Cuban migrants at Guantánamo base ‘broke rules,’ face restrictions
Nearly three dozen Cuban asylum seekers were confined to the Leeward side of the U.S. Navy base at Guantánamo Tuesday, no longer able to send packages to family across the minefield in a security crackdown at the U.S. migrant center at the base in southeast Cuba.
Officials wouldn’t say precisely how the Cubans lost privileges of wider access on the base. But “several of the migrants repeatedly broke Naval Station rules in place to ensure base security,” said Deborah Sisbarro at the State Department’s Bureau of Population, Refugees and Migration.
The infractions occurred “in the last several weeks,” she said.
The Miami Herald was first alerted to a problem by a pro-Cuban government blogger in Havana, who posted from the Cuban government-controlled side of the island that 10 Cuban migrants were on a hunger strike. But Sisbarro said Tuesday that the hunger strike was short-lived, Feb 2-4.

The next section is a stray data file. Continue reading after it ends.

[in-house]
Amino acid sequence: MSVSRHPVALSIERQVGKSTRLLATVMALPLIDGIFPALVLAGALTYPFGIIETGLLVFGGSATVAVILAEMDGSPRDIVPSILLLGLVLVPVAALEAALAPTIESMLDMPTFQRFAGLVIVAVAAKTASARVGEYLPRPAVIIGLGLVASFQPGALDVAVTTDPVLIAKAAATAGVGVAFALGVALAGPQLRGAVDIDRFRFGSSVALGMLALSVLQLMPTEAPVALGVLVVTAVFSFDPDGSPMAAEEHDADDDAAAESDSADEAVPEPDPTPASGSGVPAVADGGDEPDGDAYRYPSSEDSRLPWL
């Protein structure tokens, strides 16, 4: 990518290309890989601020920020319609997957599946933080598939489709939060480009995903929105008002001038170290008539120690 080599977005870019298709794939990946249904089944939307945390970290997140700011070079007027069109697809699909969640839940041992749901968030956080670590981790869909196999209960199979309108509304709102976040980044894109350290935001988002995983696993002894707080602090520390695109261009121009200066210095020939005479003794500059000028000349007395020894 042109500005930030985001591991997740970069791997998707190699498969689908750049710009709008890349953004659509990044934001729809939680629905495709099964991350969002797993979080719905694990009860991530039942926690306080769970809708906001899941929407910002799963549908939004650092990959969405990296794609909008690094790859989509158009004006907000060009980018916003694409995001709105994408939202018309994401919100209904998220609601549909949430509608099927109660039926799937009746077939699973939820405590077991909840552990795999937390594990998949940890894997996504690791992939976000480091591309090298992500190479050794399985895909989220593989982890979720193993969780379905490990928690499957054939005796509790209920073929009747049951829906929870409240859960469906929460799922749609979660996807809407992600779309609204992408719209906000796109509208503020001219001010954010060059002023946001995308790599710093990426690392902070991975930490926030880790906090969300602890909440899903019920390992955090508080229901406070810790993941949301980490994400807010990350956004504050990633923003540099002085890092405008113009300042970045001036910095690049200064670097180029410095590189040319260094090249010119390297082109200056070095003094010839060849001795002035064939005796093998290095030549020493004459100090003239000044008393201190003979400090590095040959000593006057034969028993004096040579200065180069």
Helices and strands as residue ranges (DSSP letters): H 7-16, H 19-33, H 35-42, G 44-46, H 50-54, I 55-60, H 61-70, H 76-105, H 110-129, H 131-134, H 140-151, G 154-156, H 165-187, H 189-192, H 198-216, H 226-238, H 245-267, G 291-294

As of Tuesday, the base was housing 33 Cubans, ages 18 to 53, who were picked up at sea by the U.S. Coast Guard and found to be potential candidates for asylum anywhere but the U.S.
The “migrants,” as the U.S. military calls them, have in the past had wider movement around the 45-square-mile base, escorted by a contract security group called The Geo Group. Visitors They could spot them ride the ferry from Leeward side, where they are housed dormitory style in a renovated Marine barracks, to the Windward side, where they could do odd jobs and shop in the commissary.
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